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A world's first - and a return to yellow gold
A DOUBLE BALANCE WHEEL
EVERY mechanical watch has a balance wheel and a balance spring, but there's often confusion between the two. The balance wheel is the timekeeping device in the mechanical watch, like the pendulum in a pendulum clock. The balance spring, or hairspring, is its essential counterpart. The balance spring is attached to the balance wheel and causes the latter to swing when the timepiece is running, which determines the rate of the hands' movement.
Watchmakers are forever trying to improve the stability and thus precision of the watch. Introducing another balance spring is one way to do it, because having a double balance spring helps to counter the effects of gravity - a big destabiliser of timekeeping in watches.
Audemars Piguet has produced timepieces with two balance springs in the past. They include the Millenary Quadriennium and Millenary Minute Repeater with AP Escapement. Now, it has unveiled for the first time a watch with two balance wheels, which is supposed to make the watch even more stable.
Unlike a stationary pendulum clock, the ever-moving wristwatch is subject to the effects of gravity, motion, temperature changes and all manners of shocks which can upset the working of the watch. The double balance wheel, along with a double balance spring, will tackle these disturbance.
Not only is the Royal Oak Double Balance Wheel Openworked a world first, it's also an imposing combination of art and architecture. Which is why the watch is an openworked piece. This allows you to see the beauty of the movement and double balance wheel.
(Openworking is itself an art, the delicate balancing between the beauty of the revealed components and the safeguarding of their performance.)
But a double balance wheel has its downside - it consumes more energy. So the power reserve of the Royal Oak Double Balance Wheel Openworked is only 45 hours, lower than the usual 65 hours.
The watch comes in a 41mm stainless steel or pink gold case, which houses an automatic movement.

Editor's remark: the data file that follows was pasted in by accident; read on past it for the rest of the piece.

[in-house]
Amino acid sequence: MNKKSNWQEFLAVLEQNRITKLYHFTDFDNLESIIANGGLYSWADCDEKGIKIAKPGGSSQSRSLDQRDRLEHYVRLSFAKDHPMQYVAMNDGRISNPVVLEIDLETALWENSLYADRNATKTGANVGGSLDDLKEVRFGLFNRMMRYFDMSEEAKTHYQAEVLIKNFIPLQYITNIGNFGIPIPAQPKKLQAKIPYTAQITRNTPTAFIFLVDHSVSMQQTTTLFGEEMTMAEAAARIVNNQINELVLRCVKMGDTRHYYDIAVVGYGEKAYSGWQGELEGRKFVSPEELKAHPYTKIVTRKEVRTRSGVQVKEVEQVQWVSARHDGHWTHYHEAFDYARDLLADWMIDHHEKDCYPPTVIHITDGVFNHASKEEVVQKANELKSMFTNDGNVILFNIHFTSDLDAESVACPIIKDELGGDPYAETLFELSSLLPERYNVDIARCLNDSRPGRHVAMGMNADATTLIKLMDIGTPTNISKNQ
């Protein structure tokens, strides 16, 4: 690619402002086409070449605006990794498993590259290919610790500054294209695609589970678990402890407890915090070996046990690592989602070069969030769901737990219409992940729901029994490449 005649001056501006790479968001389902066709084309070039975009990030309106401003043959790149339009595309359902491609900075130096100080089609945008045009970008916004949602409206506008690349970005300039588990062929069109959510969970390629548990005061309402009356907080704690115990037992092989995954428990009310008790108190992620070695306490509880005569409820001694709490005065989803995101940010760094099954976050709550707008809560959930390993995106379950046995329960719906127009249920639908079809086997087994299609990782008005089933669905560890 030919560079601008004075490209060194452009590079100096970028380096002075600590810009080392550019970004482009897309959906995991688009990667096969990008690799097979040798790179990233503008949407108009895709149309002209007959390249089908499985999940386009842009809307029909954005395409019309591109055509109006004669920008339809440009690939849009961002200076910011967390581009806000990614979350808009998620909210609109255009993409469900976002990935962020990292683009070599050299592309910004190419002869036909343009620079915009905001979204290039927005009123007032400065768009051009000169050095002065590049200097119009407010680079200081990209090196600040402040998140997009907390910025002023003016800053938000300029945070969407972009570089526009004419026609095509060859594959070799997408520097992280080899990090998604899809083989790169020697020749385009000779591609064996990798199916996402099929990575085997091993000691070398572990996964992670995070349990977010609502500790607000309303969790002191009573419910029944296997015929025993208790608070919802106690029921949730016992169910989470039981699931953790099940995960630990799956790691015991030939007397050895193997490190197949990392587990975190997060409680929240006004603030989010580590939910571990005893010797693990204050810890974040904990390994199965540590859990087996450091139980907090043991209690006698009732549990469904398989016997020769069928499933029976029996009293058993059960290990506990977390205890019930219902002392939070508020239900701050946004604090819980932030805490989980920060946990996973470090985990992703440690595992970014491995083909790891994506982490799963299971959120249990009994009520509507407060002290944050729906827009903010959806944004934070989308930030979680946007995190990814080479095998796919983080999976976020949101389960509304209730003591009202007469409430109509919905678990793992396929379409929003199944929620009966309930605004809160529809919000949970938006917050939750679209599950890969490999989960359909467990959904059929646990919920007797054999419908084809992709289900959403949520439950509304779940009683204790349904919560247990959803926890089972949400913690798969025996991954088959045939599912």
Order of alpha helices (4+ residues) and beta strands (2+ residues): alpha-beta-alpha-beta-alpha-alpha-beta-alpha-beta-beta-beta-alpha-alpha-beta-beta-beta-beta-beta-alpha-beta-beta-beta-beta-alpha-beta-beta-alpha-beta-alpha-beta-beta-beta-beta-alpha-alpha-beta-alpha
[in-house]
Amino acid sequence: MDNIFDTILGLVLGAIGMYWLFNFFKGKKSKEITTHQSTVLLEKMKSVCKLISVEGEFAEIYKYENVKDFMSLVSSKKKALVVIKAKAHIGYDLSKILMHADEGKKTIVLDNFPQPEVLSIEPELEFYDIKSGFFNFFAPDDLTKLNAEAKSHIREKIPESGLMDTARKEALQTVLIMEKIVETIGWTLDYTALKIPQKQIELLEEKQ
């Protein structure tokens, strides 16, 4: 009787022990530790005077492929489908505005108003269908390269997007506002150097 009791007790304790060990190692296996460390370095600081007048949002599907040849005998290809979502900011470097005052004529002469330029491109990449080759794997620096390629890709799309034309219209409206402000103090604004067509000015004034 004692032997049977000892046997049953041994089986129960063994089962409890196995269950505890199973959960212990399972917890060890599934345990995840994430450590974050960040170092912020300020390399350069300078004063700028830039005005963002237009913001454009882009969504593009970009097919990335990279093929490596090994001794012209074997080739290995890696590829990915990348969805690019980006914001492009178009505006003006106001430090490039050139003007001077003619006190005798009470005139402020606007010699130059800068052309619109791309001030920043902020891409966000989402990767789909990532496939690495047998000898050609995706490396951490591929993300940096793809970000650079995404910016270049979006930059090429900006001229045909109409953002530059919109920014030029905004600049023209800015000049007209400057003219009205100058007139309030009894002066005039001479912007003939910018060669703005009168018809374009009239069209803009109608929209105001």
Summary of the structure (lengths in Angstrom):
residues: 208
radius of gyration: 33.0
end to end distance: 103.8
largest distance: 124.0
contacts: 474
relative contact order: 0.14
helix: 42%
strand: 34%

A RETURN TO YELLOW GOLD
The Royal Oak was the first luxury watch to break with the gold standard and went stainless steel when it was launched in 1972, the move ultimately a game-changing triumph. Forty-four years on, Audemars Piguet is again defying convention by going back to yellow gold when rose and red gold is still in vogue.
AP's chief executive Francois-Henry Bennahmias has reportedly said there's now almost no yellow gold in collections from the big brands.
Some may disagree with him, pointing out that yellow gold has already made a timid comeback with dress timepieces two or three years ago.
But Mr Bennahmias is not wrong if he was referring to luxury sports watches, like those in the Royal Oak collection. These have been mostly in rose or red gold.
The Royal Oak first appeared in gold in 1977 - and it was last seen in this "most elemental material" of luxury watchmaking seven or eight years ago. This year, AP has unveiled four models in yellow gold in its Royal Oak line:
- Royal Oak Perpetual Calendar - The perpetual calendar is the most classic complication in watchmaking, with useful indicators such as day, date, month, the moon phase, week and leap year. In the Royal Oak model, such information is set against a blue dial held by a 41mm case. The watch is powered by a new automatic movement, which can be viewed through a sapphire crystal case-back.
- Royal Oak Chronograph - An older version of this chronograph first appeared in 2012 in a smaller, 39mm case.
The updated model has not only a bigger 41mm case, but it also sits more comfortably on the wrist. And with a bigger case comes a bigger dial - blue or white - and clearer display.
- Royal Oak Self-winding - Similar to the refreshed 2012 anniversary model, the latest version has a 37mm case with silver-toned or blue dial.
- Royal Oak Quartz - This quart-powered timepiece is obviously for the ladies. It features a diamond-decked bezel on a 33mm case.